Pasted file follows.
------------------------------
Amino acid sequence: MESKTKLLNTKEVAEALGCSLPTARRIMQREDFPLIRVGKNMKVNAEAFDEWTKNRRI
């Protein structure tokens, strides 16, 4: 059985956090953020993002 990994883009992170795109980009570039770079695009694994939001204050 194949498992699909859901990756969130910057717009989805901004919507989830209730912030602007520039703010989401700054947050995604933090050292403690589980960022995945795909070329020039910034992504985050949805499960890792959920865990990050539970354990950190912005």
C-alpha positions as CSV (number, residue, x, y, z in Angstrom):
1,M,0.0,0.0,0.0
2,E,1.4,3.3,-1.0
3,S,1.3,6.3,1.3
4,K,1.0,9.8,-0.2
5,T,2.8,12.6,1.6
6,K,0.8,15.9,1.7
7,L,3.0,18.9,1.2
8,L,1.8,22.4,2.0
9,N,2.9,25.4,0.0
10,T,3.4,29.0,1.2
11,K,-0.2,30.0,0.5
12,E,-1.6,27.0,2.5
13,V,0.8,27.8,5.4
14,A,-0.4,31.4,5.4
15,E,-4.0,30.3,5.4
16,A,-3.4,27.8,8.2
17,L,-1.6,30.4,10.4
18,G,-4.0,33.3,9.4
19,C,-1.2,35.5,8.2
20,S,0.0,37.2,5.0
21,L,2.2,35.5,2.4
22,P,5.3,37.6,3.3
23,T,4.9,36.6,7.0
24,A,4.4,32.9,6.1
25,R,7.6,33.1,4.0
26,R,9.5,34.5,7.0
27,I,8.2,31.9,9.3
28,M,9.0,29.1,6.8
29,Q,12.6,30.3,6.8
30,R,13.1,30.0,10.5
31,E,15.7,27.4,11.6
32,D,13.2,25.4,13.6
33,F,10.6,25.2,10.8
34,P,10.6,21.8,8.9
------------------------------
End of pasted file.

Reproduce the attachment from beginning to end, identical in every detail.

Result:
Amino acid sequence: MESKTKLLNTKEVAEALGCSLPTARRIMQREDFPLIRVGKNMKVNAEAFDEWTKNRRI
């Protein structure tokens, strides 16, 4: 059985956090953020993002 990994883009992170795109980009570039770079695009694994939001204050 194949498992699909859901990756969130910057717009989805901004919507989830209730912030602007520039703010989401700054947050995604933090050292403690589980960022995945795909070329020039910034992504985050949805499960890792959920865990990050539970354990950190912005």
C-alpha positions as CSV (number, residue, x, y, z in Angstrom):
1,M,0.0,0.0,0.0
2,E,1.4,3.3,-1.0
3,S,1.3,6.3,1.3
4,K,1.0,9.8,-0.2
5,T,2.8,12.6,1.6
6,K,0.8,15.9,1.7
7,L,3.0,18.9,1.2
8,L,1.8,22.4,2.0
9,N,2.9,25.4,0.0
10,T,3.4,29.0,1.2
11,K,-0.2,30.0,0.5
12,E,-1.6,27.0,2.5
13,V,0.8,27.8,5.4
14,A,-0.4,31.4,5.4
15,E,-4.0,30.3,5.4
16,A,-3.4,27.8,8.2
17,L,-1.6,30.4,10.4
18,G,-4.0,33.3,9.4
19,C,-1.2,35.5,8.2
20,S,0.0,37.2,5.0
21,L,2.2,35.5,2.4
22,P,5.3,37.6,3.3
23,T,4.9,36.6,7.0
24,A,4.4,32.9,6.1
25,R,7.6,33.1,4.0
26,R,9.5,34.5,7.0
27,I,8.2,31.9,9.3
28,M,9.0,29.1,6.8
29,Q,12.6,30.3,6.8
30,R,13.1,30.0,10.5
31,E,15.7,27.4,11.6
32,D,13.2,25.4,13.6
33,F,10.6,25.2,10.8
34,P,10.6,21.8,8.9